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Tuesday, March 13, 2007

How Tension and Relaxation are Important to Women’s Orgasms

About 10% of women have never had an orgasm — either with a partner or during masturbation. So quite a few of them have found their way into my therapy practice. Many come to their first appointment with some confusion about issues involved when learning to become orgasmic.

One key issue is learning to develop a balance between relaxation and tension during sexual activity. But, how can a woman be both tense and relaxed at the same time?

The type of tension that helps reach orgasm is muscle tension (myotonia, the scientific language for the same thing). Many women who have not yet had an orgasm have the mistaken impression that they should relax and “just lay there.” They’ve heard that relaxation during sex is important. But it turns out that muscle tension is very often necessary to have an orgasm. So many women learn to have their first orgasm by incorporating a fair amount of leg, abdominal and buttock tension. Sometimes even the muscles of the feet can be tensed in a productive way. And some women tense their upper body as well.

Only a very small percentage of women experience no body tension as they approach the release of orgasm. Interestingly, there are muscle contractions that occur in the lower pelvis that are a key part of the experience of orgasm. The same muscles that you squeeze in order to stop the flow of urine midstream contract automatically during orgasm.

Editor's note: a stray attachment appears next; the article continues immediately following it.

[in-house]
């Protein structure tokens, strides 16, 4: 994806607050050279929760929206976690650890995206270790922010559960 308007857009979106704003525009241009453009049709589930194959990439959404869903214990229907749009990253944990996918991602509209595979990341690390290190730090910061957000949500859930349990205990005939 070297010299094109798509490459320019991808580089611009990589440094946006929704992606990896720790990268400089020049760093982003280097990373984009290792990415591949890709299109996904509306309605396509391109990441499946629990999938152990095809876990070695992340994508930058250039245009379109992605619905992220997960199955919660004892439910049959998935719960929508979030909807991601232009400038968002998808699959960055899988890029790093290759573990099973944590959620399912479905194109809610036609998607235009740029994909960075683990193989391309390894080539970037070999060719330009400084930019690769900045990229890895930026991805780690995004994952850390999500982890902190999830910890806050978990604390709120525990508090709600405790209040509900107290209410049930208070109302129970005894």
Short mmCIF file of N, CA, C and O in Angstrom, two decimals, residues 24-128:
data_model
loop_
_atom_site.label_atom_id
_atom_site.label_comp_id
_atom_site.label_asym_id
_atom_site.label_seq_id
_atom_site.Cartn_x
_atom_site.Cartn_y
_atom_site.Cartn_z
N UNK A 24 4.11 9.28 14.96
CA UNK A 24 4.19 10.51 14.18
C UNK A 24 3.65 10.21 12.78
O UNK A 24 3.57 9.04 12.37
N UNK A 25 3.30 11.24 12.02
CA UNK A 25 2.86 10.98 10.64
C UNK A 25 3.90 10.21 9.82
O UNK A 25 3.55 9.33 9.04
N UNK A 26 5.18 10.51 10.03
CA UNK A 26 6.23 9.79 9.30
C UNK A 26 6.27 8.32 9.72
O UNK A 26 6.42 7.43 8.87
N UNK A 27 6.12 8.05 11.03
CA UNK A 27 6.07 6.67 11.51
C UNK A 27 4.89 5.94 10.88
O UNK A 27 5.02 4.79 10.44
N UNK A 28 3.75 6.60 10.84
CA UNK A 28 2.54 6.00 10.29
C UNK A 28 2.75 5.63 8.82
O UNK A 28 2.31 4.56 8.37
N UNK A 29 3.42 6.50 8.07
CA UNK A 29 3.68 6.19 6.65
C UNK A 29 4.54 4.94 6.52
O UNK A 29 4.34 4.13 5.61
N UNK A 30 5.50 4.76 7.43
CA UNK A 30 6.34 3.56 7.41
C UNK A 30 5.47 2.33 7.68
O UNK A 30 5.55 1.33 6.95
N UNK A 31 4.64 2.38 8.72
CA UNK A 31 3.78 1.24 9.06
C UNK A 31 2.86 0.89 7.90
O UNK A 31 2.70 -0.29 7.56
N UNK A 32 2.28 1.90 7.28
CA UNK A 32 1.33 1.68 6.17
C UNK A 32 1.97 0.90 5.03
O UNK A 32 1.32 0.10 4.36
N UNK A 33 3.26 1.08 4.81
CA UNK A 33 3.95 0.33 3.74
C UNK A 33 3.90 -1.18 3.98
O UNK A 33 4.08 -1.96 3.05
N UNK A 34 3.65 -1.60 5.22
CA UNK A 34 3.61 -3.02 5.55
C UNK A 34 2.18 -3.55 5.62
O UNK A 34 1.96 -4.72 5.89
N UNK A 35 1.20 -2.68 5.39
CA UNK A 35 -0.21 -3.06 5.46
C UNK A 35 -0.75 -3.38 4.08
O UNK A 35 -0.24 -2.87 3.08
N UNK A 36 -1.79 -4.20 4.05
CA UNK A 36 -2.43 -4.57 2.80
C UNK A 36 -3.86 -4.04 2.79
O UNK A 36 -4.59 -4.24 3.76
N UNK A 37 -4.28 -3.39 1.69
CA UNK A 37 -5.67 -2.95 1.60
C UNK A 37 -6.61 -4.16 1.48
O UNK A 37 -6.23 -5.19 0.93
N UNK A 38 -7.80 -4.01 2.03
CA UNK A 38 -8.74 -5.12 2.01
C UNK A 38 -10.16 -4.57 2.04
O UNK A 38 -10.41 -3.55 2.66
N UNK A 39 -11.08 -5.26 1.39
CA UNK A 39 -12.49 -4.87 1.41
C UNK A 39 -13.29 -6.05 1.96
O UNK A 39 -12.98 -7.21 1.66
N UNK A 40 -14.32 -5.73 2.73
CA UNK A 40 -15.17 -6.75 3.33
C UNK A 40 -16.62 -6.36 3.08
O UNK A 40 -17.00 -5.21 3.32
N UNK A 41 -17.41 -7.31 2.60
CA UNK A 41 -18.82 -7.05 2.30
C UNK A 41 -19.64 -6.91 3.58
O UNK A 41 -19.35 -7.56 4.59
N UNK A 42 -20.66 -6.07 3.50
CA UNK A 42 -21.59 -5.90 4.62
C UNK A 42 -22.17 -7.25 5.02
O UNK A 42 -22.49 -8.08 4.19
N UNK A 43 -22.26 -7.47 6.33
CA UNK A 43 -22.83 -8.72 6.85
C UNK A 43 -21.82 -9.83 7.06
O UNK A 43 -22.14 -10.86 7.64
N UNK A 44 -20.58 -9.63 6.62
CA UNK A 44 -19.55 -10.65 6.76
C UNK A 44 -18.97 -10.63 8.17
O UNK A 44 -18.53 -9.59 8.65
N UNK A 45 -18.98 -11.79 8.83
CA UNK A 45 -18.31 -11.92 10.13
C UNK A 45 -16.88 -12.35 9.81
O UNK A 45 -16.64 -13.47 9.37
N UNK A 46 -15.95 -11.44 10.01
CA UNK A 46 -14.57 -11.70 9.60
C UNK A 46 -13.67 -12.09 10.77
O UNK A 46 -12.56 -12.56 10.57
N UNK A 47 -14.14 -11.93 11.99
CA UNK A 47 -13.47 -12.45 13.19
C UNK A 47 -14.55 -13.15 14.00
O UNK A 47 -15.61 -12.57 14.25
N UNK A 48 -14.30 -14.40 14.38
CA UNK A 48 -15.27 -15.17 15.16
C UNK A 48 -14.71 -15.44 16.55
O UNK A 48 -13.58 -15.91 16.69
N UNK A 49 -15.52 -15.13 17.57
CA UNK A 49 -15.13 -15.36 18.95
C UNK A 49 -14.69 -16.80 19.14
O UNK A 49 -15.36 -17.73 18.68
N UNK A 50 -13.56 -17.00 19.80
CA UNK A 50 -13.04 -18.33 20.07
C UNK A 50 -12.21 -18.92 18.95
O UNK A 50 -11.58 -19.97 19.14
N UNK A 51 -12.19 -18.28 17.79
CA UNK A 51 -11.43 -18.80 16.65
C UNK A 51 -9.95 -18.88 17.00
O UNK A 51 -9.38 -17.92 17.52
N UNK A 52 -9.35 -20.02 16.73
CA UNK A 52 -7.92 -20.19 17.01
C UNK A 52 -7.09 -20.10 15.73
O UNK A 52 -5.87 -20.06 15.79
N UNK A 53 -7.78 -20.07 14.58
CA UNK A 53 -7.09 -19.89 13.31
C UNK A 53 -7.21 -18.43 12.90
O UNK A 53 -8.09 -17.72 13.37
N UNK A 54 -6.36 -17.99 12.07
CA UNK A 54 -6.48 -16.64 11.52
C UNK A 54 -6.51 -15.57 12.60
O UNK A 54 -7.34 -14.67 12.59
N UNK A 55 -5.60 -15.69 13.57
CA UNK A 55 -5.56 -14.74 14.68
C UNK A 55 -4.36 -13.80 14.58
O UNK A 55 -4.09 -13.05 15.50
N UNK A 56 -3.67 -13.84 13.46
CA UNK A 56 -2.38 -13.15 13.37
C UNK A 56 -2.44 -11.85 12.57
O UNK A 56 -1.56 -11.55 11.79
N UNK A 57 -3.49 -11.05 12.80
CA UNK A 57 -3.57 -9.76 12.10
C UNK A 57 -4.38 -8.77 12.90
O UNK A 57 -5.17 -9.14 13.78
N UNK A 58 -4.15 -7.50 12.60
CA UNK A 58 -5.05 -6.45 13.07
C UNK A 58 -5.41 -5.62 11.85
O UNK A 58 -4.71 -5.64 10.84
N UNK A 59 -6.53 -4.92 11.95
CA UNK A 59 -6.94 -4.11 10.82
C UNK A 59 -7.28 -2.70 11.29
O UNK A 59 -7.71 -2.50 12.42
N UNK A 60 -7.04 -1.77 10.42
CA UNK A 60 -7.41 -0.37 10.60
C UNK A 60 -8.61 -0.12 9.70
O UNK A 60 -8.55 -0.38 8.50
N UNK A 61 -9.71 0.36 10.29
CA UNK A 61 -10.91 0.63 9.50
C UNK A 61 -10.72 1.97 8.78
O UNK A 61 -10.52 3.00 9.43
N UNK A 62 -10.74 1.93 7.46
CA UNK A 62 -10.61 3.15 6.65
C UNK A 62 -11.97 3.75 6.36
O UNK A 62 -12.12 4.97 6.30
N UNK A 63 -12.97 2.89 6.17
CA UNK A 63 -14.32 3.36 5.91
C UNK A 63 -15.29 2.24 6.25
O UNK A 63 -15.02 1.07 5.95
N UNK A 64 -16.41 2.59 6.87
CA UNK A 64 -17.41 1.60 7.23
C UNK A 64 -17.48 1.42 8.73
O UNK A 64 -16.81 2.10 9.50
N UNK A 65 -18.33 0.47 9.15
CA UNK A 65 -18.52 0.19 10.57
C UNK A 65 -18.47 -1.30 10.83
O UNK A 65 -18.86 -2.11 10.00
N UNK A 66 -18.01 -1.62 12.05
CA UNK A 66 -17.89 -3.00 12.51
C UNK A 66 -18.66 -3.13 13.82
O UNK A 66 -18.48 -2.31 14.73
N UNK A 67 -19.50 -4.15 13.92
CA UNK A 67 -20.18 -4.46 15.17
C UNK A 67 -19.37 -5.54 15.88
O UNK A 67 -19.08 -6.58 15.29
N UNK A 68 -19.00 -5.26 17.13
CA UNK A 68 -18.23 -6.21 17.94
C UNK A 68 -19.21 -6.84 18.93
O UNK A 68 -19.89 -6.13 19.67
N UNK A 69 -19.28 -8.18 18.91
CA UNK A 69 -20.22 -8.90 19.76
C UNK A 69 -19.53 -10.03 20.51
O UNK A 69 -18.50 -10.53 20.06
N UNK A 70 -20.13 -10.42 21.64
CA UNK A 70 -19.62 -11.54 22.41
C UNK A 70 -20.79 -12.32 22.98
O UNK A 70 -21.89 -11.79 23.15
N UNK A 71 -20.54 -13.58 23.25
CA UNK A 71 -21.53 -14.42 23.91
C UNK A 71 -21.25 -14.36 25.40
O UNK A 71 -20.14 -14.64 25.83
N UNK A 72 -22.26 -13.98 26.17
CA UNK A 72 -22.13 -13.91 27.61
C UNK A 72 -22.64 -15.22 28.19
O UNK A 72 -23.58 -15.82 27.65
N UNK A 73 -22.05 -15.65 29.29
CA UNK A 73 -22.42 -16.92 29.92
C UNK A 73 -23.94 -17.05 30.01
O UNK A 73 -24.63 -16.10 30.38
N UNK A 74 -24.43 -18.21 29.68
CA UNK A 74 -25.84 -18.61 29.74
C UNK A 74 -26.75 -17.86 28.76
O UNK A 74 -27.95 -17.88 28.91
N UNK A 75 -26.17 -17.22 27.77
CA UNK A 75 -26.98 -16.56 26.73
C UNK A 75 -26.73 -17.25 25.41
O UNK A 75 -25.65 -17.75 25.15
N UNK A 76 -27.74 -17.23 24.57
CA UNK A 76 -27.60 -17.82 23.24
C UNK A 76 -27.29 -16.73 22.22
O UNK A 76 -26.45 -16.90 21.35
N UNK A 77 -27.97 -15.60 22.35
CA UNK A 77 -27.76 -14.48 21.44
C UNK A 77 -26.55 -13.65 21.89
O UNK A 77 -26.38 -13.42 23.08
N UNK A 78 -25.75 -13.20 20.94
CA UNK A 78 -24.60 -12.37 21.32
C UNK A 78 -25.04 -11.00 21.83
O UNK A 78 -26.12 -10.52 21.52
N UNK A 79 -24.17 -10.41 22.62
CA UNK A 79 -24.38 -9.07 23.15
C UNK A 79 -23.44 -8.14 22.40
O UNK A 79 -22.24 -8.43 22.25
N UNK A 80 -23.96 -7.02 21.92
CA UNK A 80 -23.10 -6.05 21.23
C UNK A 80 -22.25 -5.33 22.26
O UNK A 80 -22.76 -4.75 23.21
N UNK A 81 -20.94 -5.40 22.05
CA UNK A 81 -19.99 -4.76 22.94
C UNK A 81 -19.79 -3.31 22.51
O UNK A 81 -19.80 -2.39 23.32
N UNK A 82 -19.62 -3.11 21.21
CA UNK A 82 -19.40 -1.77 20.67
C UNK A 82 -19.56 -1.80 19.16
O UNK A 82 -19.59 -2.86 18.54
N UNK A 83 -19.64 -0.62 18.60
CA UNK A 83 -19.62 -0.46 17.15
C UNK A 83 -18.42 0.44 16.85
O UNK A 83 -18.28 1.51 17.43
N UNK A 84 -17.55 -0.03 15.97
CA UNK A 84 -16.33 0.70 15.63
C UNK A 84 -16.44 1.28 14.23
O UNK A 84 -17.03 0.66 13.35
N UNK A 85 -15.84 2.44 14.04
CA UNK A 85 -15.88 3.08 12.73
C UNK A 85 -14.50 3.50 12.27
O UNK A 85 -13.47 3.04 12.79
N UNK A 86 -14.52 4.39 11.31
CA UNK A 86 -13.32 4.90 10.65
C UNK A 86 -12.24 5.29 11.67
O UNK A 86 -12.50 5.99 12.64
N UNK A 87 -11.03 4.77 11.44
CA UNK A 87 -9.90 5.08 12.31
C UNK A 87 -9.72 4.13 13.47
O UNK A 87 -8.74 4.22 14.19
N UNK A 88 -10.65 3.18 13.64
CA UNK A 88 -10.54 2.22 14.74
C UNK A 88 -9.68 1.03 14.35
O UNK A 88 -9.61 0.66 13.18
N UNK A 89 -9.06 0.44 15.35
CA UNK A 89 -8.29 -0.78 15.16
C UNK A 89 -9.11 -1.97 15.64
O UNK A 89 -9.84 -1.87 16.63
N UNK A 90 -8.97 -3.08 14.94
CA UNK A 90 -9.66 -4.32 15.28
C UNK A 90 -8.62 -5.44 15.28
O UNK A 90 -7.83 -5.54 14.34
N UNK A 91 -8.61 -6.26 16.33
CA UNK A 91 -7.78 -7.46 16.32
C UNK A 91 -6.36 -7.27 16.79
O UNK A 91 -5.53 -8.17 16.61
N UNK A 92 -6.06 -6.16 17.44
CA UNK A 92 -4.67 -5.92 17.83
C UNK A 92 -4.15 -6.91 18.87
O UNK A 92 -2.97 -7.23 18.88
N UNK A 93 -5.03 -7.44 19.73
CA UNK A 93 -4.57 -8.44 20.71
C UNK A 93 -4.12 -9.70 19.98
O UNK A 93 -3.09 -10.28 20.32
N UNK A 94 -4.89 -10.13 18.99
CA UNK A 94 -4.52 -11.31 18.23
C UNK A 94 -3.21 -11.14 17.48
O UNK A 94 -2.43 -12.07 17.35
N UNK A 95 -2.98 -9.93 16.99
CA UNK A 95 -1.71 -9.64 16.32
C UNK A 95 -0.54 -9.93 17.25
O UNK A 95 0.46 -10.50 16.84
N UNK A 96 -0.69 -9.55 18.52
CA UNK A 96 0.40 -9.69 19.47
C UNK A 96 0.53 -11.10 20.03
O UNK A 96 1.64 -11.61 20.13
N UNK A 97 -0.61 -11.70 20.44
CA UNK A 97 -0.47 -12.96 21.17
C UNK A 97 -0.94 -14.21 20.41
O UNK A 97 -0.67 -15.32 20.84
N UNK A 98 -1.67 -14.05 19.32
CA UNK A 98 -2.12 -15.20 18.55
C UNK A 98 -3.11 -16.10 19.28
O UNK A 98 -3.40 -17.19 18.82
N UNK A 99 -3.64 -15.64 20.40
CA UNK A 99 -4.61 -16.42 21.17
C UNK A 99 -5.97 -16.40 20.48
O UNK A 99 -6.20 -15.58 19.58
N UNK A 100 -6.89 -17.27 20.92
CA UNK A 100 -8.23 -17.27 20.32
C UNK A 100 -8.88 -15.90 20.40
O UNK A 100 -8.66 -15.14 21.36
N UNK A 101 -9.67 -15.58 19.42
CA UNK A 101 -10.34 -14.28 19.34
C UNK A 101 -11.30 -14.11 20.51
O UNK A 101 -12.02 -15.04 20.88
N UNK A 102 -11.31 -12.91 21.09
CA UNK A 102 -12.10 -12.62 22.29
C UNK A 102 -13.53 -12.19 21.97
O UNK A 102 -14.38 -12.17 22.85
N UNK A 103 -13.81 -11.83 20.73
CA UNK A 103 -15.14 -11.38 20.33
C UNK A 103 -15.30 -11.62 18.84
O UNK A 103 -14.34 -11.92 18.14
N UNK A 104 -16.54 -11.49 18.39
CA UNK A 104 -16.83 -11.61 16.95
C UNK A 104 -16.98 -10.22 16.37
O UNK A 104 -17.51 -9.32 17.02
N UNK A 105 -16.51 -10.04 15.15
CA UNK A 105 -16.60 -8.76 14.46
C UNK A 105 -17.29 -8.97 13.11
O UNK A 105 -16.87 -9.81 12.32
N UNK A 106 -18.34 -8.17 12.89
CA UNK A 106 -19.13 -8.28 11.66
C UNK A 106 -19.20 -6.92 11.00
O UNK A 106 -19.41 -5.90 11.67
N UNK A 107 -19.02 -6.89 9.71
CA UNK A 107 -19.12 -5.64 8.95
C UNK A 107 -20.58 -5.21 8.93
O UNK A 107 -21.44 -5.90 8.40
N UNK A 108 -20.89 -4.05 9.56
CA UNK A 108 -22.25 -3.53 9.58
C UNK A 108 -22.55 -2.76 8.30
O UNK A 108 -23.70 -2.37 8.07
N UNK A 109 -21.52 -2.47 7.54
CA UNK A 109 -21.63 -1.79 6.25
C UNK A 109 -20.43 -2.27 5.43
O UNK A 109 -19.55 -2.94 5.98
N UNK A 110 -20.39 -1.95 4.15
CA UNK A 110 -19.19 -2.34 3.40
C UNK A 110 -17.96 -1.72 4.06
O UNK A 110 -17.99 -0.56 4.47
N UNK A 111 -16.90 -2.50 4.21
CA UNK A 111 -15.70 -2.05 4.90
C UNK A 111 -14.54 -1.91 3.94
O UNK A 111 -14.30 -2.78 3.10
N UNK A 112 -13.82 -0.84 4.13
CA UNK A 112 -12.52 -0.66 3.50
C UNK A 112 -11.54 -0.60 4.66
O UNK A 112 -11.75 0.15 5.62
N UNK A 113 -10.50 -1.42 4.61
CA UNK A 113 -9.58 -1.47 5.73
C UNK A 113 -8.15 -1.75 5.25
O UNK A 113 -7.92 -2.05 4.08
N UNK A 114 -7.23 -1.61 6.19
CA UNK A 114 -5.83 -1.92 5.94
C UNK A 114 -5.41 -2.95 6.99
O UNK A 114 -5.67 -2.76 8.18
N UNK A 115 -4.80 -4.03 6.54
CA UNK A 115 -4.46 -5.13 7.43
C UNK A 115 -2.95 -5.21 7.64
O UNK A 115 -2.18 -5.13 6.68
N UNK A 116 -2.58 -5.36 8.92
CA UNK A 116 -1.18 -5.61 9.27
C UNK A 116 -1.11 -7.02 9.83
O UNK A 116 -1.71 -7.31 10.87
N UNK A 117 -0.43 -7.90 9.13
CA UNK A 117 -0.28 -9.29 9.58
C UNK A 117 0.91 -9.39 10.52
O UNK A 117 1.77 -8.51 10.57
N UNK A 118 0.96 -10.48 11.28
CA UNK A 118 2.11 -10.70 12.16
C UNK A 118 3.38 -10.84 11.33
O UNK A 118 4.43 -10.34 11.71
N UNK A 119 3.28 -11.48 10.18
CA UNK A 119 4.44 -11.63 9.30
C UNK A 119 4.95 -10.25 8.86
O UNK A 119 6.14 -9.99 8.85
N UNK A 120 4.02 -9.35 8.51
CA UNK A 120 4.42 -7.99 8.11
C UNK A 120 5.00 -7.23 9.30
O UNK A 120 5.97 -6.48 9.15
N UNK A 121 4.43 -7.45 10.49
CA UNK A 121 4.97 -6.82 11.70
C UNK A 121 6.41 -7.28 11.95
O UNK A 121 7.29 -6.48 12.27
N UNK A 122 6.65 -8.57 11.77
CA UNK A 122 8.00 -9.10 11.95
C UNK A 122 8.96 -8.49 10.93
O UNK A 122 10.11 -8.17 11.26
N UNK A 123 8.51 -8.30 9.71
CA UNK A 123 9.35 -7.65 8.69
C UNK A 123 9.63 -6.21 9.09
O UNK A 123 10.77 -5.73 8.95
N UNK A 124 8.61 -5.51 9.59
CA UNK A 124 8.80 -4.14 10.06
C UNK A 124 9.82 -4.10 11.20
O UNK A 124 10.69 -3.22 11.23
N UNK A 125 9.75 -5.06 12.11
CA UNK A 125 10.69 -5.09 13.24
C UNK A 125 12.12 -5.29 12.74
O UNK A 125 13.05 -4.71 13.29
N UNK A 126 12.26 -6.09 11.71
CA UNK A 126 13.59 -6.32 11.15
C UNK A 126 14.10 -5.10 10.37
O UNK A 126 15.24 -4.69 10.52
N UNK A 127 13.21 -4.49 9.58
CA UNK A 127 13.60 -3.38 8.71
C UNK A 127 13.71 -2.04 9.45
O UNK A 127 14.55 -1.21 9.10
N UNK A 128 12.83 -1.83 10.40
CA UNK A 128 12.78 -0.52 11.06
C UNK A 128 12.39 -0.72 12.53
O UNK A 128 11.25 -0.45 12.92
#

This group is called the pubococcygeus muscle group and a conscious contraction of that group is called a “Kegel exercise.” Many women contract these muscles during their sexual experiences in order to help build up their arousal. Contractions (or tensing) of the various muscles bring more blood to that area of the body. One important aspect of arousal is increased blood flow to the genital area (called vasocongestion in scientific terms).

So, where’s the relaxation part of this equation? In the brain. By suggesting that a woman “relax,” what is meant is that during sex it’s best for her not to be worrying, questioning herself, or getting ahead of where she actually is in the process of building sexual arousal. The main task is to be focused primarily on the feeling of the sensations of the stimulation.

To help keep this type of relaxation going, I recommend using the “silent radio technique.” You may have seen one of these in post offices or other public places in which long lines can form. Their purpose is to keep people’s hostility at a low level despite long waits. Think of a Times Square sign in which words stream into view from the left-hand side of a rectangular black box, travel to the right edge, and then disappear off the screen. The ones I’ve seen have horoscopes, sports scores, news highlights and such.

When using it during sex, some women find it helpful to put a repetitive mantra such as “I can take as long as I want” or “This really feels great” on their mental silent radio. It keeps the brain occupied — but with a thought that will foster sexual arousal rather than with one that decreases arousal.

So one aspect of learning to be orgasmic involves these two suggestions that, on the surface, seem to be contradictory, but when employed tend to help make substantial progress toward the desired outcome.

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Posted by: WebMD Blogs at 2:35 am

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